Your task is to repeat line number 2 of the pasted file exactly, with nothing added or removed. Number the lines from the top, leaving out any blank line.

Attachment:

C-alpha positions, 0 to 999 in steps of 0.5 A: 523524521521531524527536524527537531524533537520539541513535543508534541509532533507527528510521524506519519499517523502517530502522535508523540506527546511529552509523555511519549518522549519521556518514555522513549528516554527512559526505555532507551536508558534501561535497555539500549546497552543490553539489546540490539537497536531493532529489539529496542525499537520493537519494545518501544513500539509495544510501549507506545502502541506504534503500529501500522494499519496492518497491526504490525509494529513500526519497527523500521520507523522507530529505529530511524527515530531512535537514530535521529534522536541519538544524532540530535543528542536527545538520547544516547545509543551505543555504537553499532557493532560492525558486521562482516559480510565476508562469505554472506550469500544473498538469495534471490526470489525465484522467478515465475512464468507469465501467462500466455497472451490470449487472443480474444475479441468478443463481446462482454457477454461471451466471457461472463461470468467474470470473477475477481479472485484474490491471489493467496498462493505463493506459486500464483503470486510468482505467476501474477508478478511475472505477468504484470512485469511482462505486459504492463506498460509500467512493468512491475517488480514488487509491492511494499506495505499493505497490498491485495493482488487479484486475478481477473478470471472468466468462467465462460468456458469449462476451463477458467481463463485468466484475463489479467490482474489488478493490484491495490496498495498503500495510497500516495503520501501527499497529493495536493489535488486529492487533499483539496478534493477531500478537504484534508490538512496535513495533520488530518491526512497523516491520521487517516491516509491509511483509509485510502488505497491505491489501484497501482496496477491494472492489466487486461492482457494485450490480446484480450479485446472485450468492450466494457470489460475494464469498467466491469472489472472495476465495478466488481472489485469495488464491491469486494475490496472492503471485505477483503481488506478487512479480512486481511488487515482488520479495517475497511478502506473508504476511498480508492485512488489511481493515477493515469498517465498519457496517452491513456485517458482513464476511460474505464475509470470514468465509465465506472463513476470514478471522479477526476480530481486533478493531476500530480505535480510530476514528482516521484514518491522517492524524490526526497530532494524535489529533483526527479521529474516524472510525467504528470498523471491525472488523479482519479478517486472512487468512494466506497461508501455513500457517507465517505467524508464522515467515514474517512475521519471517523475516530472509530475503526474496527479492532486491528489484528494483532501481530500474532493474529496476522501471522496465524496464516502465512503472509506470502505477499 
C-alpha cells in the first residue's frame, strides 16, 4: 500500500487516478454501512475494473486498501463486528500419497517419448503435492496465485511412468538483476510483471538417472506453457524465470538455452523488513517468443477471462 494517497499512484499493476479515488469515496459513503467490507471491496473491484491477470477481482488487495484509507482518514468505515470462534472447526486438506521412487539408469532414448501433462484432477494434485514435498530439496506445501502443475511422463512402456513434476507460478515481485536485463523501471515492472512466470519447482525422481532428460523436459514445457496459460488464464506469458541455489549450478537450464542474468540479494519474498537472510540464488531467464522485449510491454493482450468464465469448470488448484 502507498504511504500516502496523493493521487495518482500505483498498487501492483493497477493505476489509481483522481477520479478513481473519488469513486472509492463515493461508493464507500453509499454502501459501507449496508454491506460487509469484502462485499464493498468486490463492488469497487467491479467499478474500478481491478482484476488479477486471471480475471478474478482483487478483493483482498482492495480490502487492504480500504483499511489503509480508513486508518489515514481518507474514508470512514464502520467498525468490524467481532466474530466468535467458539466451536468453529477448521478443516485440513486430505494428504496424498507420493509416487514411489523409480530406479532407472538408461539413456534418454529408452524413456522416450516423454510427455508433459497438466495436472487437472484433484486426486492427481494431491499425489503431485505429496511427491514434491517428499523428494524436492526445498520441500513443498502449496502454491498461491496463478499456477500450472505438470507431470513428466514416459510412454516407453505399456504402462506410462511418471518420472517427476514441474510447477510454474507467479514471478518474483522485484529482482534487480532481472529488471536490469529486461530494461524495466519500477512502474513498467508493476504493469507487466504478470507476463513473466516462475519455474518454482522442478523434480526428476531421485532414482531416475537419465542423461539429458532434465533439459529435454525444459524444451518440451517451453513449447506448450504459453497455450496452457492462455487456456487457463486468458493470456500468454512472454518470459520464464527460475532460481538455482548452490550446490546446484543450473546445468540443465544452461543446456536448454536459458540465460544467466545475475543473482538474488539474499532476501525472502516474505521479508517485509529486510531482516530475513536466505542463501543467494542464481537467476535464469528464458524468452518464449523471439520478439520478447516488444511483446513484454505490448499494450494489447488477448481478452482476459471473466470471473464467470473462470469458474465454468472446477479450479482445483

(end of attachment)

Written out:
C-alpha cells in the first residue's frame, strides 16, 4: 500500500487516478454501512475494473486498501463486528500419497517419448503435492496465485511412468538483476510483471538417472506453457524465470538455452523488513517468443477471462 494517497499512484499493476479515488469515496459513503467490507471491496473491484491477470477481482488487495484509507482518514468505515470462534472447526486438506521412487539408469532414448501433462484432477494434485514435498530439496506445501502443475511422463512402456513434476507460478515481485536485463523501471515492472512466470519447482525422481532428460523436459514445457496459460488464464506469458541455489549450478537450464542474468540479494519474498537472510540464488531467464522485449510491454493482450468464465469448470488448484 502507498504511504500516502496523493493521487495518482500505483498498487501492483493497477493505476489509481483522481477520479478513481473519488469513486472509492463515493461508493464507500453509499454502501459501507449496508454491506460487509469484502462485499464493498468486490463492488469497487467491479467499478474500478481491478482484476488479477486471471480475471478474478482483487478483493483482498482492495480490502487492504480500504483499511489503509480508513486508518489515514481518507474514508470512514464502520467498525468490524467481532466474530466468535467458539466451536468453529477448521478443516485440513486430505494428504496424498507420493509416487514411489523409480530406479532407472538408461539413456534418454529408452524413456522416450516423454510427455508433459497438466495436472487437472484433484486426486492427481494431491499425489503431485505429496511427491514434491517428499523428494524436492526445498520441500513443498502449496502454491498461491496463478499456477500450472505438470507431470513428466514416459510412454516407453505399456504402462506410462511418471518420472517427476514441474510447477510454474507467479514471478518474483522485484529482482534487480532481472529488471536490469529486461530494461524495466519500477512502474513498467508493476504493469507487466504478470507476463513473466516462475519455474518454482522442478523434480526428476531421485532414482531416475537419465542423461539429458532434465533439459529435454525444459524444451518440451517451453513449447506448450504459453497455450496452457492462455487456456487457463486468458493470456500468454512472454518470459520464464527460475532460481538455482548452490550446490546446484543450473546445468540443465544452461543446456536448454536459458540465460544467466545475475543473482538474488539474499532476501525472502516474505521479508517485509529486510531482516530475513536466505542463501543467494542464481537467476535464469528464458524468452518464449523471439520478439520478447516488444511483446513484454505490448499494450494489447488477448481478452482476459471473466470471473464467470473462470469458474465454468472446477479450479482445483